What’s startling about “River of Grass” is how deadpan funny it is. This is, after all, the 1994 debut of Kelly Reichardt, a filmmaker who would have her breakthroughs over a decade later with humane but minimalist art-house fables like “Old Joy” (2006) and “Wendy and Lucy” (2008). Reichardt’s movies are full of lost souls wandering in circles, sometimes spiritually and sometimes (as with the 19th-century pioneers of 2010’s “Meek’s Cutoff”) quite literally. The director’s little-seen first film, arriving Friday in a restored version at the Brattle for a weekend run, finds dark humor in the wandering.
It’s an intentionally sloppy, slaphappy kiss-off to Reichardt’s Florida roots and a droll deconstruction of lovers-on-the-lam movies, the filmmaker taking “Bonnie and Clyde,” “Badlands,” and a bunch of early Godard movies out to the landfill on a muggy day. Lisa Bowman, who was working as a waitress when she was cast, plays a bored-to-tears housewife and mother named Cozy, whose banal narration fills the soundtrack as if it were something to kill the time.
One county over is Lee (Larry Fessenden), a layabout who lives with his grandmother until she kicks him out. Fessenden, who would go on to a lively career as a character actor and director of cult horror movies like 2001’s “Wendigo,” has a long, jellybean-shaped face, droopy hair, and a snaggle-toothed grin; he looks like rocker Nick Cave’s younger, mouthier brother and he has a loser’s kind of charm. He meets Cozy in a bar, where he confesses “I’m kind of in limbo now.” “Limbo. That sounds nice,” she replies.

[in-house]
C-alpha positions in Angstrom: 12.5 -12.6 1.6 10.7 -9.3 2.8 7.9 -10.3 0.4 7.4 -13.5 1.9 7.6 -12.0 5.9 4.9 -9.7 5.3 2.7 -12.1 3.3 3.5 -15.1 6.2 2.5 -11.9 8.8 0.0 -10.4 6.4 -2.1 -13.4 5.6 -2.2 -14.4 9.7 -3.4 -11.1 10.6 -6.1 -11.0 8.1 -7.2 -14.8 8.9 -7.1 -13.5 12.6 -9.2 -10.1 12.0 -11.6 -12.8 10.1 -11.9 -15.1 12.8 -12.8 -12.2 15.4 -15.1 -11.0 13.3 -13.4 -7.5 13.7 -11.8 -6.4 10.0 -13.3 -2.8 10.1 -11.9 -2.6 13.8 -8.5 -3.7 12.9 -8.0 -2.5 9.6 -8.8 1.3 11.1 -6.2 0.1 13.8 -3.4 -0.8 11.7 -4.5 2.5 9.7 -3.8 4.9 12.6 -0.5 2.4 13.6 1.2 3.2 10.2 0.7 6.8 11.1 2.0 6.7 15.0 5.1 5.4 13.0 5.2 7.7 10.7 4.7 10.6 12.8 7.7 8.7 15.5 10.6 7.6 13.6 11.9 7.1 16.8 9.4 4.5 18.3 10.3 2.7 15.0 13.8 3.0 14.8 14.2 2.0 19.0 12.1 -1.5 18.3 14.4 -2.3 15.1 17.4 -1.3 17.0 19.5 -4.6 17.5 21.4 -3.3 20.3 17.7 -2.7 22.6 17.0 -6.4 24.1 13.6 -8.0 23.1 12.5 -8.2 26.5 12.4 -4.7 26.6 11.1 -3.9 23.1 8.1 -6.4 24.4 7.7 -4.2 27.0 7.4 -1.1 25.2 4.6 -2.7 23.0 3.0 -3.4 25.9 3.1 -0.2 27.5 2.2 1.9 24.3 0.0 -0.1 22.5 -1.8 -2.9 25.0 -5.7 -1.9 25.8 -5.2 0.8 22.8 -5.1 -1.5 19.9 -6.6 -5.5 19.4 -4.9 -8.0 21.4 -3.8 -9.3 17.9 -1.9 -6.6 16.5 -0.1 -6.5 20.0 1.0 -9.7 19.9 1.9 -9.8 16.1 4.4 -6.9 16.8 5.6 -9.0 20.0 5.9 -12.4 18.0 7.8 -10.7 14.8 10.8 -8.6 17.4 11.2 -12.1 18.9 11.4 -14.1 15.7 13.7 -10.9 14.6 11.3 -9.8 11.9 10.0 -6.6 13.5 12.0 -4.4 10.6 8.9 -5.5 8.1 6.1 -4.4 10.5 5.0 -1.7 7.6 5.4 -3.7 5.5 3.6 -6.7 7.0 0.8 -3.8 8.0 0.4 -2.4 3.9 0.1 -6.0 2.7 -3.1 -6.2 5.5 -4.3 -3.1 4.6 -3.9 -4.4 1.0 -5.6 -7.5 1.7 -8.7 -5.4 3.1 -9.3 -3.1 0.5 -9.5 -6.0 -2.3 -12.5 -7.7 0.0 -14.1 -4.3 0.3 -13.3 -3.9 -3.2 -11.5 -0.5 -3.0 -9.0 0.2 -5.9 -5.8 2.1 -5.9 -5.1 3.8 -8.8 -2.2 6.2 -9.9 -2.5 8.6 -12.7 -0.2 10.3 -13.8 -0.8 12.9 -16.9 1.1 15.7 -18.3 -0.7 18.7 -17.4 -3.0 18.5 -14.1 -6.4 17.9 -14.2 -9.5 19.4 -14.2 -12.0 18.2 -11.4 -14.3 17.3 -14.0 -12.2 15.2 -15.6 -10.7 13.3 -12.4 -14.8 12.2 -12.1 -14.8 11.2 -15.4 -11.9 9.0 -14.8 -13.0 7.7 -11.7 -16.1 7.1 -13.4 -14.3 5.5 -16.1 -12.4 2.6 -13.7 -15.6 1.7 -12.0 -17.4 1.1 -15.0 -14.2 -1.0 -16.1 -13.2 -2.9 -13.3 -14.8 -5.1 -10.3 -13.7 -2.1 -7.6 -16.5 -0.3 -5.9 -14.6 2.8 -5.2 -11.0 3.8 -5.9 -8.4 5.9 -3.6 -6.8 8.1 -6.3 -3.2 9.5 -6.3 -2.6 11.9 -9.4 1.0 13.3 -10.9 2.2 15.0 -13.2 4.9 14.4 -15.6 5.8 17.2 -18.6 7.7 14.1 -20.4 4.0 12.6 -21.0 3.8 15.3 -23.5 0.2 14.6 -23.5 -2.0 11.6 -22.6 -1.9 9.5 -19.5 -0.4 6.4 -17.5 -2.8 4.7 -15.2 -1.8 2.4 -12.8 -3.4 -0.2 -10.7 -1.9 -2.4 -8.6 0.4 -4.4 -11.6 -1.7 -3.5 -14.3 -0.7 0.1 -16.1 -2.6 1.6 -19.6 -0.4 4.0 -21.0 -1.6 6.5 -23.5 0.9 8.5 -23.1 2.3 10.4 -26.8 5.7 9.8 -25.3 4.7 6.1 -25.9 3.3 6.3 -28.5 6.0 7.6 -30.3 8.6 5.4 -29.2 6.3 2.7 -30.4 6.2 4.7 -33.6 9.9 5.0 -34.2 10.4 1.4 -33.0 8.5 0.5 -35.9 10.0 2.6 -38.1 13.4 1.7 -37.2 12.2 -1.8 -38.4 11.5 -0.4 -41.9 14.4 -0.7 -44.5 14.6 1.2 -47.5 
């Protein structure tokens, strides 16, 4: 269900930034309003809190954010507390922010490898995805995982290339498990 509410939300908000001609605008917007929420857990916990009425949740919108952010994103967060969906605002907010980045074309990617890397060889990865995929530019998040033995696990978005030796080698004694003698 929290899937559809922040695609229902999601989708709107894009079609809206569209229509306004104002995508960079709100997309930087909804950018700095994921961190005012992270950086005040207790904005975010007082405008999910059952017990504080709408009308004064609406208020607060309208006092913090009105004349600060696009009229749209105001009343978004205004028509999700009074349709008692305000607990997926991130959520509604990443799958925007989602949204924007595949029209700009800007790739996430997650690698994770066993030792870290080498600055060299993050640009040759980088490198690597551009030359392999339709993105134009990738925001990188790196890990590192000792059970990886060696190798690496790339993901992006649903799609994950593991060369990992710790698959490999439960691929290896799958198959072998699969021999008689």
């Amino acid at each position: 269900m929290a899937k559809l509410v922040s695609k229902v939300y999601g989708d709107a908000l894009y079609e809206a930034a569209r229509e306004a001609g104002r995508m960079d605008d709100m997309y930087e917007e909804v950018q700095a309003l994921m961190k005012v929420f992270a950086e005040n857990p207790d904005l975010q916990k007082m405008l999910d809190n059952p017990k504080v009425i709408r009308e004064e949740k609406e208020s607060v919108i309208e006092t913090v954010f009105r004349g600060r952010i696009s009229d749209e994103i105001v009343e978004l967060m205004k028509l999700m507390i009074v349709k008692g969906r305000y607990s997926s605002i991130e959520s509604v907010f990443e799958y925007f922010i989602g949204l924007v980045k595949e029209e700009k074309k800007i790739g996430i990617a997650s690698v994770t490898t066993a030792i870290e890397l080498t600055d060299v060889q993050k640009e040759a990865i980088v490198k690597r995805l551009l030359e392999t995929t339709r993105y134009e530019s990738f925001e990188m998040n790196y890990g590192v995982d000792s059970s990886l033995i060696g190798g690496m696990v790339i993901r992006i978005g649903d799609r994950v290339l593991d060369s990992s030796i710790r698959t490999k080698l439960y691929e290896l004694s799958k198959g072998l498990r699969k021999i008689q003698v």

There’s a crime (but not the way they think) and soon the two are on the road, for 10 minutes or so, until they run out of money. The camerawork (by Jim Denault) sees things freshly and fluidly, the shots moving as if the director were searching for the exits. Bowman’s Cozy is so resolutely average that she becomes oddly carnal, the sum of her inarticulate wants.
Further attempts at larceny come to naught, mostly because Lee’s too shy. A lawman is on their tail, but it’s Cozy’s depressive father, Jimmy (Dick Russell), whose gun goes missing early and gets passed among the characters like a cold. Jimmy’s a jazz drummer by avocation, and Reichardt uses his percussion solos to fuel the movie and give it a forward momentum that’s largely illusory. No one here is going anywhere.
“River of Grass,” which takes its name from the Everglades the characters rub up against, retools genre into a middle-American Zen koan. What happens to the crime film if you take out the crime, the romance, the sex, the action, the suspense — all the interesting bits? On one level, Reichardt’s answer is simply: Florida. But she keeps scraping away until the movie uncovers a hapless sweetness in Lee and a rage boiling away in Cozy. This is rough, first-time filmmaking, and it knows exactly where it’s going.
RIVER OF GRASS
Directed by Kelly Reichardt. Written by Reichardt and Jesse Hartman. Starring Lisa Bowman, Larry Fessenden, Dick Russell. At the Brattle. 76 minutes. Unrated (nudity, language, wasted lives).